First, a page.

Many are speculating on whether this incident will cause Canada’s leader to resign mid-campaign, which may have adverse effects on the Liberal Party as they trail a few points behind the Conservative party in the polls.
When Trudeau was asked about the possibility of resigning, he said:
There are people who make mistakes in this life and you make decisions based on what they actually do, what they did and on a case-by-case basis. I deeply regret that I did that. I should have known better, but I didn’t.
This answer is especially troubling as these allegations of racism are sure to cost Trudeau his moral high ground on the international stage. Canada will no longer be able to boast of its equality and diversity with nations like North Korea, Iran, Russia, China, and the United States. Furthermore, this is likely going to negatively impact Trudeau’s goal of securing a place at the United Nations Security Council.
Despite the controversy, it appears that Canadians are largely unaffected by the entire incident. In a poll by Abacus Data, 42 percent of Canadians indicated that they weren’t bothered by Trudeau wearing brownface and blackface, which indicates that while the scandal changed the conversations being had in anticipation of the federal election, it did little to actually impact results.
Ultimately, this isn’t a total surprise as Canada has a deep and long history of racism against black and brown people. There is recorded evidence of slavery in the country for 200 years which severely marginalized and disenfranchised the black population. There have also been instances of segregated business practices and the rise of anti-Black groups such as the KKK in the country.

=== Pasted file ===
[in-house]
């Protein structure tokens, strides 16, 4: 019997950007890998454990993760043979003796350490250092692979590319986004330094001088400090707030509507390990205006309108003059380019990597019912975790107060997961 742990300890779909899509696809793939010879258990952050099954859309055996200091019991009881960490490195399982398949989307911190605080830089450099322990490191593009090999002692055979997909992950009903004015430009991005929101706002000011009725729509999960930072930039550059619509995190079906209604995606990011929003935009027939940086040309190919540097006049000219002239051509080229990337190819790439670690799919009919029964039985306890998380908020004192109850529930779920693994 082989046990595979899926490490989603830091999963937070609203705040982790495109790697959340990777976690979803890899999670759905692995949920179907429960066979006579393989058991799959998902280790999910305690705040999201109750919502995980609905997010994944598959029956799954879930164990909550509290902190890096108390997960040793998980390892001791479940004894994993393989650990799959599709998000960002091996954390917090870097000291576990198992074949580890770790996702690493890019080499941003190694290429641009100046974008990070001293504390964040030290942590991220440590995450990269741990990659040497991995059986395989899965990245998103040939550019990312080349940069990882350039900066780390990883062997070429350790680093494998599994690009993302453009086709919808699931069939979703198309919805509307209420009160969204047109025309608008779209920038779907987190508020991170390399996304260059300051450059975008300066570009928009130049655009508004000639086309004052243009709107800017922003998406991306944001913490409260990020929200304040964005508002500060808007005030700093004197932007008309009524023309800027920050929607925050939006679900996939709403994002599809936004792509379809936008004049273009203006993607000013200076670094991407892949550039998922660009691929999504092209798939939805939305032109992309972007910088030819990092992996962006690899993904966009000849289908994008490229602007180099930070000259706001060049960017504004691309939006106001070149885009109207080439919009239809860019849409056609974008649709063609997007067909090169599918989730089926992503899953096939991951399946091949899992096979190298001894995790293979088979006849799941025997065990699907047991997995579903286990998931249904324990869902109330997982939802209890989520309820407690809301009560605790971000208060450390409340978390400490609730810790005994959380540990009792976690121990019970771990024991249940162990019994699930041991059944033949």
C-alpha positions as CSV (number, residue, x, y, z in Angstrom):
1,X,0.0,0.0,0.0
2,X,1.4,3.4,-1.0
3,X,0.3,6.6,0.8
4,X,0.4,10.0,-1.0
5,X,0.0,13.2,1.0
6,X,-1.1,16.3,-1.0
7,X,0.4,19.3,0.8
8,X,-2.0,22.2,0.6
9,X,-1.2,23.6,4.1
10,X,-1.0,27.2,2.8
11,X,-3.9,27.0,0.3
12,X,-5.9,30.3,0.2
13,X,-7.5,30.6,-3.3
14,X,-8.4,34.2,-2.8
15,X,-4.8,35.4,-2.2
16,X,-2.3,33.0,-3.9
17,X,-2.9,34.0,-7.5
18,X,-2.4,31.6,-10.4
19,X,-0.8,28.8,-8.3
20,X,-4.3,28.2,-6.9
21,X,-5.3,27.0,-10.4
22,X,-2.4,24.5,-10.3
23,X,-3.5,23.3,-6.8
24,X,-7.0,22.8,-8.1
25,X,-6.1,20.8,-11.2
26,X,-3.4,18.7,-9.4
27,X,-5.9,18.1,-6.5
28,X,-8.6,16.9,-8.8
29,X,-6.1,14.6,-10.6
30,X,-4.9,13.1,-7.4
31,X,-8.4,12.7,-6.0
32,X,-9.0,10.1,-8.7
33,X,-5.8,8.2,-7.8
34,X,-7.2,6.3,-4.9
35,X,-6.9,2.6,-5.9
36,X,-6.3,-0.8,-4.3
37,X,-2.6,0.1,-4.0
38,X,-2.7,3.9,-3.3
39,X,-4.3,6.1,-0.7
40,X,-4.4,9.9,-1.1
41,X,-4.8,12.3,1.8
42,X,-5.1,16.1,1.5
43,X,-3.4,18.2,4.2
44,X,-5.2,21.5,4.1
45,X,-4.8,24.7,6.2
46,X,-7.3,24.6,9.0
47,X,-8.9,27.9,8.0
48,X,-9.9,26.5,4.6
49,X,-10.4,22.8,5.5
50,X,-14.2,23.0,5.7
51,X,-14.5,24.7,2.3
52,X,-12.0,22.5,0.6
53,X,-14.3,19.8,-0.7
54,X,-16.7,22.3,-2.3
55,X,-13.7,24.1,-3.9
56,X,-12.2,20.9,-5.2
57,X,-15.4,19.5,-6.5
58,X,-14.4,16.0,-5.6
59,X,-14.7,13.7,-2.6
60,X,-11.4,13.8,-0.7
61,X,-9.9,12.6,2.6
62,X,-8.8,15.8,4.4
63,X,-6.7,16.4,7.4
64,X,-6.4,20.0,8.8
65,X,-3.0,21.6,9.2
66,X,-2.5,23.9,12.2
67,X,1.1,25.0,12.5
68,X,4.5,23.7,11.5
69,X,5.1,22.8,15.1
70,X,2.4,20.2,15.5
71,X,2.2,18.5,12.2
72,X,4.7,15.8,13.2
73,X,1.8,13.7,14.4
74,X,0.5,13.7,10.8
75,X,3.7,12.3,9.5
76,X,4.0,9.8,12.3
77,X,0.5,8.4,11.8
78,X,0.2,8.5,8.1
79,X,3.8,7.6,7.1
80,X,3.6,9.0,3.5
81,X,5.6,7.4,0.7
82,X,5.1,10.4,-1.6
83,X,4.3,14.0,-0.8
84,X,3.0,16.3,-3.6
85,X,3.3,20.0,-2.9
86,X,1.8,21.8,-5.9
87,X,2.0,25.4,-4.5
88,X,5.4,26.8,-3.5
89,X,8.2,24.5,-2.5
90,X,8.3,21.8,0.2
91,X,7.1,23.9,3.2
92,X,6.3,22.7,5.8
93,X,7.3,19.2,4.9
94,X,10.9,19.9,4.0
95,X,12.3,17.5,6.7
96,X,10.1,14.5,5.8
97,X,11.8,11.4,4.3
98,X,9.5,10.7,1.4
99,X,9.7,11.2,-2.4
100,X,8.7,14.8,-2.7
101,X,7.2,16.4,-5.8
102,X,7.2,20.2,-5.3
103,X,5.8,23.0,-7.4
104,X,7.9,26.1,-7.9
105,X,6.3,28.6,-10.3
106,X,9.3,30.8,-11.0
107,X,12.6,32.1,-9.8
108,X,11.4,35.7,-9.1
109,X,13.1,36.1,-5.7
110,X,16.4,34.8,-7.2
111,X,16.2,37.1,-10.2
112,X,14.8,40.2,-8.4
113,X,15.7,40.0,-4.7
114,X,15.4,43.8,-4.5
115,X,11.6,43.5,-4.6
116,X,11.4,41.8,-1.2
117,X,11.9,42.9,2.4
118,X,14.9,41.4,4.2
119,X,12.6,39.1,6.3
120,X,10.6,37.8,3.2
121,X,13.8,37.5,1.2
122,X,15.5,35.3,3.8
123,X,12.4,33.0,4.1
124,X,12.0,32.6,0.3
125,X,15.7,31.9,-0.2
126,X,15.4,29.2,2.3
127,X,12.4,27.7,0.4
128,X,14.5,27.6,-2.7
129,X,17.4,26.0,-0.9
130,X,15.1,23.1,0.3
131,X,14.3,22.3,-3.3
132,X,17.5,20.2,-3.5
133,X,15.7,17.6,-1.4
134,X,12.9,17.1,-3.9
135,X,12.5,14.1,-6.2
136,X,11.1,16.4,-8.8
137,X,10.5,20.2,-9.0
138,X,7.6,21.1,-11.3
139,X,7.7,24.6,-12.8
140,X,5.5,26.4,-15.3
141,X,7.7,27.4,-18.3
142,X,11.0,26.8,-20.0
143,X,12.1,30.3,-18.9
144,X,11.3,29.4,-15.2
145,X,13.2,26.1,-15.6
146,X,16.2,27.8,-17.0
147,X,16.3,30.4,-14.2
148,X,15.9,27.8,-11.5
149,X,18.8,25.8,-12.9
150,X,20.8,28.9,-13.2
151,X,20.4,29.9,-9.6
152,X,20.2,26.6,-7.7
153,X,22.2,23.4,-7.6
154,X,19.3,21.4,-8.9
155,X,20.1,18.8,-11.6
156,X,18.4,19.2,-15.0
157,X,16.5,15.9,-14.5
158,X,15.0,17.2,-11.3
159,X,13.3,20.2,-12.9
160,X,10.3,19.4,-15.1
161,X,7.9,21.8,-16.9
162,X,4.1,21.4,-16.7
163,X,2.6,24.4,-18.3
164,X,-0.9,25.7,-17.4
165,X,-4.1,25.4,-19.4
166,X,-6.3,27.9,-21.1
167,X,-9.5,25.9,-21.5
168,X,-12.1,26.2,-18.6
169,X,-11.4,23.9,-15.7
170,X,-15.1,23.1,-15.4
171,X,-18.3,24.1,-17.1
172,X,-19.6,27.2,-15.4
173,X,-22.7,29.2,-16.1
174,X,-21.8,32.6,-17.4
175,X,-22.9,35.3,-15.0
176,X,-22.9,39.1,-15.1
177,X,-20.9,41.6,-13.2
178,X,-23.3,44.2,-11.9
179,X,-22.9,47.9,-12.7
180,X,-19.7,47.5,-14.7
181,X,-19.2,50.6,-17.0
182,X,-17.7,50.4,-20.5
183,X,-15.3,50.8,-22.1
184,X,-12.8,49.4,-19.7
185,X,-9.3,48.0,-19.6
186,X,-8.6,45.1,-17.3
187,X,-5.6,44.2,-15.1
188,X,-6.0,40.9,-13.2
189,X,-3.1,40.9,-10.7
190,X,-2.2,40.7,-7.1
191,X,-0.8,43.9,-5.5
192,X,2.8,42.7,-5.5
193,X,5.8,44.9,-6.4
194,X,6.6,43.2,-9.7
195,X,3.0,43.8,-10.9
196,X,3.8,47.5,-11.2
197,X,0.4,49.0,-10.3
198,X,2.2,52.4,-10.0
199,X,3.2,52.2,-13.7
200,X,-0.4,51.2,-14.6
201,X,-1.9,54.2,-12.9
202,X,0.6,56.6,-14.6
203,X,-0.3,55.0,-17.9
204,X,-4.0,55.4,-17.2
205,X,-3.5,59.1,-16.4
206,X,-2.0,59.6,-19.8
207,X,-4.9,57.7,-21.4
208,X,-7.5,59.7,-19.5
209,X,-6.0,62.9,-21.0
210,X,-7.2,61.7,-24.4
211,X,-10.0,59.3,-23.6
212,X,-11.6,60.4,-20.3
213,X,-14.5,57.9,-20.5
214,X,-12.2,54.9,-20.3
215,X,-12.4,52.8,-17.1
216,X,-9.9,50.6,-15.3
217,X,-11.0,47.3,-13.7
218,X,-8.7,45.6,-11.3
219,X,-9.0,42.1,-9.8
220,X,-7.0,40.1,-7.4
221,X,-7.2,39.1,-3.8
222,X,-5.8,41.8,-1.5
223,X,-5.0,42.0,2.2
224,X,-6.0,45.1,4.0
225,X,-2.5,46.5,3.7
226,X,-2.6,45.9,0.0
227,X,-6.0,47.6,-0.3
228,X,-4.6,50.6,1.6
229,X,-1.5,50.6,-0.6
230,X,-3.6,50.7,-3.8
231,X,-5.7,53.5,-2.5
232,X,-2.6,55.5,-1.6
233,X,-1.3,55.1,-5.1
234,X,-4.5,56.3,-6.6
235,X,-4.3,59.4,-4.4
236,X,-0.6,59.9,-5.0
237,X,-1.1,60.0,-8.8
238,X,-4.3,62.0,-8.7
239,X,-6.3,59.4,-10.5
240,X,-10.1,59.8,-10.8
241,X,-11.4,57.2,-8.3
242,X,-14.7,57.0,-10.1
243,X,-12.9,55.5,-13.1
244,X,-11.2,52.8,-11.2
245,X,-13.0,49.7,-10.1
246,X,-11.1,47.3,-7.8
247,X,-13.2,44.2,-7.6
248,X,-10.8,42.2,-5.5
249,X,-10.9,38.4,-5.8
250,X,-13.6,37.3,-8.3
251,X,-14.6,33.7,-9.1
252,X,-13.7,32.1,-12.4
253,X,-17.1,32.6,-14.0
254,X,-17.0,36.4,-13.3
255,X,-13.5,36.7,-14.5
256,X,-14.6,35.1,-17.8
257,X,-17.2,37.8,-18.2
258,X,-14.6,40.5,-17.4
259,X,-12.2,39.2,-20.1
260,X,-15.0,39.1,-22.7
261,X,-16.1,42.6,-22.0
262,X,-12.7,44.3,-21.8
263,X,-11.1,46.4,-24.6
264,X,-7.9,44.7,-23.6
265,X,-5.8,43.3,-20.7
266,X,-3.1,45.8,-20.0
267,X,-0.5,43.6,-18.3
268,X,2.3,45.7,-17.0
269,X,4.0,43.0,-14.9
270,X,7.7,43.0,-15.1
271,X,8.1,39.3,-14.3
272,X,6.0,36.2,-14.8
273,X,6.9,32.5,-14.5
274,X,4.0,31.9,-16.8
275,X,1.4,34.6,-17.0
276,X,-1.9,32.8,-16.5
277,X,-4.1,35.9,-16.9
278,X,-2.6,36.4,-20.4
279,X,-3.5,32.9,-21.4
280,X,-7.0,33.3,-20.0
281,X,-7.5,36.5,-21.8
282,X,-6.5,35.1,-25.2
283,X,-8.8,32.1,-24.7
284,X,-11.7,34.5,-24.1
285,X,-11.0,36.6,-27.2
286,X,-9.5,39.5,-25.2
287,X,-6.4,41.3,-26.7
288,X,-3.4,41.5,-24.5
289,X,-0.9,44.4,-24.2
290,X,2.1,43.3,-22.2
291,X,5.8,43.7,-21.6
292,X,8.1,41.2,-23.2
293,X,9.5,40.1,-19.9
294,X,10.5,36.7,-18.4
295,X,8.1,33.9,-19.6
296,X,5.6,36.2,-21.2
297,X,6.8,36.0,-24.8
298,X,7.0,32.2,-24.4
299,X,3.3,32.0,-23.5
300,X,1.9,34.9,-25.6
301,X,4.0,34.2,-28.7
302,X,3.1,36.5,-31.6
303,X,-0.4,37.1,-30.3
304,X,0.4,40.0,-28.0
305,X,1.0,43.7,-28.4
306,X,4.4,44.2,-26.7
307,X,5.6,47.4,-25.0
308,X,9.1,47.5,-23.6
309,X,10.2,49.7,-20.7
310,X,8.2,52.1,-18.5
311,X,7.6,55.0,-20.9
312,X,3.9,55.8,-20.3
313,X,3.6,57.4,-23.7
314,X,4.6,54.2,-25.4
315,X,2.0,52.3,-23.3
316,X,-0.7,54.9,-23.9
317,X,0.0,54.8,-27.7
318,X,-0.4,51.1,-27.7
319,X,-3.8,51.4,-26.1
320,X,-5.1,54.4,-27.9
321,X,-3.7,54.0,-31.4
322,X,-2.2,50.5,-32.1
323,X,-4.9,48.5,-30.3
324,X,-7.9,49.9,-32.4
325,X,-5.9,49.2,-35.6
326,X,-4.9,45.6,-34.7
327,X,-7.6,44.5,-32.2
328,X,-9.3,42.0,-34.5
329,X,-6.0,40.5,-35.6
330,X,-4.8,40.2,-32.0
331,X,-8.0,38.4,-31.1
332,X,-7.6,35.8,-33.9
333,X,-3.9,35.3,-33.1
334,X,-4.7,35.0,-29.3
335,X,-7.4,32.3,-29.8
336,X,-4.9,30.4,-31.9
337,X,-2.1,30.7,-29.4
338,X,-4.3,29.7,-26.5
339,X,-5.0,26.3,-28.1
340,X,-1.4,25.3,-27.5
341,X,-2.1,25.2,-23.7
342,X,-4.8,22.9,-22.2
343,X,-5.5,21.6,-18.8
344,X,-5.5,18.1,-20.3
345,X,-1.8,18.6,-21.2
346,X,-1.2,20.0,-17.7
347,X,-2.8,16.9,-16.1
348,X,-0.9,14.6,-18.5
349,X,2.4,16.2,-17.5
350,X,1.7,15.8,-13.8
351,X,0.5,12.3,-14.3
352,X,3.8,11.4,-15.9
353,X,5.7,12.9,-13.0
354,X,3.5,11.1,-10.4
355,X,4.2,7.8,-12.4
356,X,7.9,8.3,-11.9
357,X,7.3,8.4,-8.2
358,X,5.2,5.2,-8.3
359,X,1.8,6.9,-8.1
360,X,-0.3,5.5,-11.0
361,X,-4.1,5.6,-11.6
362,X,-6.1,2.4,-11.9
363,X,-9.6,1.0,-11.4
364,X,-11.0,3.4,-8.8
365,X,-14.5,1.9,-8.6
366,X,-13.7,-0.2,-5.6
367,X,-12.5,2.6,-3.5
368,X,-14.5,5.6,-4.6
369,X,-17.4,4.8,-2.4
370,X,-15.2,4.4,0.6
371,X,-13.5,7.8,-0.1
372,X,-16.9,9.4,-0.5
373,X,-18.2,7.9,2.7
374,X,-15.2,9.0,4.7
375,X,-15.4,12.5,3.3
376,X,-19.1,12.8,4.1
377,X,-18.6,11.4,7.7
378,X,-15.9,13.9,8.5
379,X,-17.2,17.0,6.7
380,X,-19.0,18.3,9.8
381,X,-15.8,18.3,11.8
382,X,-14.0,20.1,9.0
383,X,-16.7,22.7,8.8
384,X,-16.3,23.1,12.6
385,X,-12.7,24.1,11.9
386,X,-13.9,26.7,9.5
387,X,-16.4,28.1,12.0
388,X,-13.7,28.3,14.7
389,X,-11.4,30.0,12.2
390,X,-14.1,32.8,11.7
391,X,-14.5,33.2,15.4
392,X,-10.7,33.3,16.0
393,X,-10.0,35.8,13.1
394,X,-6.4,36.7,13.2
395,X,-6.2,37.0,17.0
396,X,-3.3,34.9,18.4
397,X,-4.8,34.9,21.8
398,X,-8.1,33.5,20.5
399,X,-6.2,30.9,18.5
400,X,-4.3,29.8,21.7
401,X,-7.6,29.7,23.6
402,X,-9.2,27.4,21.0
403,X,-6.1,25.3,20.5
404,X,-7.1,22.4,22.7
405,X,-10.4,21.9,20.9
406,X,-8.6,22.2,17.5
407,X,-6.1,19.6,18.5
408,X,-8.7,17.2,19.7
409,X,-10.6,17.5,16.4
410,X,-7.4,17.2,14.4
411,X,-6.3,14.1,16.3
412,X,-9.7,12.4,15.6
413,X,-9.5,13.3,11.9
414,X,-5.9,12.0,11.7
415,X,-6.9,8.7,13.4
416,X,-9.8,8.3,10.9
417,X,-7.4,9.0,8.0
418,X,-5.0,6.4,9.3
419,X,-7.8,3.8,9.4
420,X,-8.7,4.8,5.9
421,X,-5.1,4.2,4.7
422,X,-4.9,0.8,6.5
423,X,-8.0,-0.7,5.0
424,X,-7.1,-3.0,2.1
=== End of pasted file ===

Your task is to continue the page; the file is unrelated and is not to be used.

According to an expert, blackface has been recorded in Canadian history as far back as the mid-19th century, at one time the practice was a normalized part of sports, social clubs, summer camps, and school activities.
Canada also has a specifically hostile past with their South Asian population. Starting from the early 1900s, Canadians lobbied for legal and social restrictions on South Asian immigration, employment, housing, education, and civic participation. In 1906, South Asians, mainly Sikhs from Punjab began arriving in Canada in large numbers, leading to anti-Indian sentiments and outright racism. Laws such as the Continuous Journey Regulation of 1908 prohibited immigrants from entering Canada unless they had arrived by the continuous journey, meaning that immigrants were “required to purchase a through ticket to Canada from their country of origin or otherwise be denied entry.” Such laws and regulations largely ended South Asian immigration to the country at the time and these racist attitudes are in effect to this day.
Trudeau’s past actions are of no surprise to those that have suffered through the country’s racism. It is also, sadly, no surprise that the surfacing of such serious allegations will ultimately have no effect on the upcoming federal elections. What it emphasizes, however, is that despite Canada’s declaration of multiculturalism and diversity there remains hidden sentiments of prejudice deep within the nation.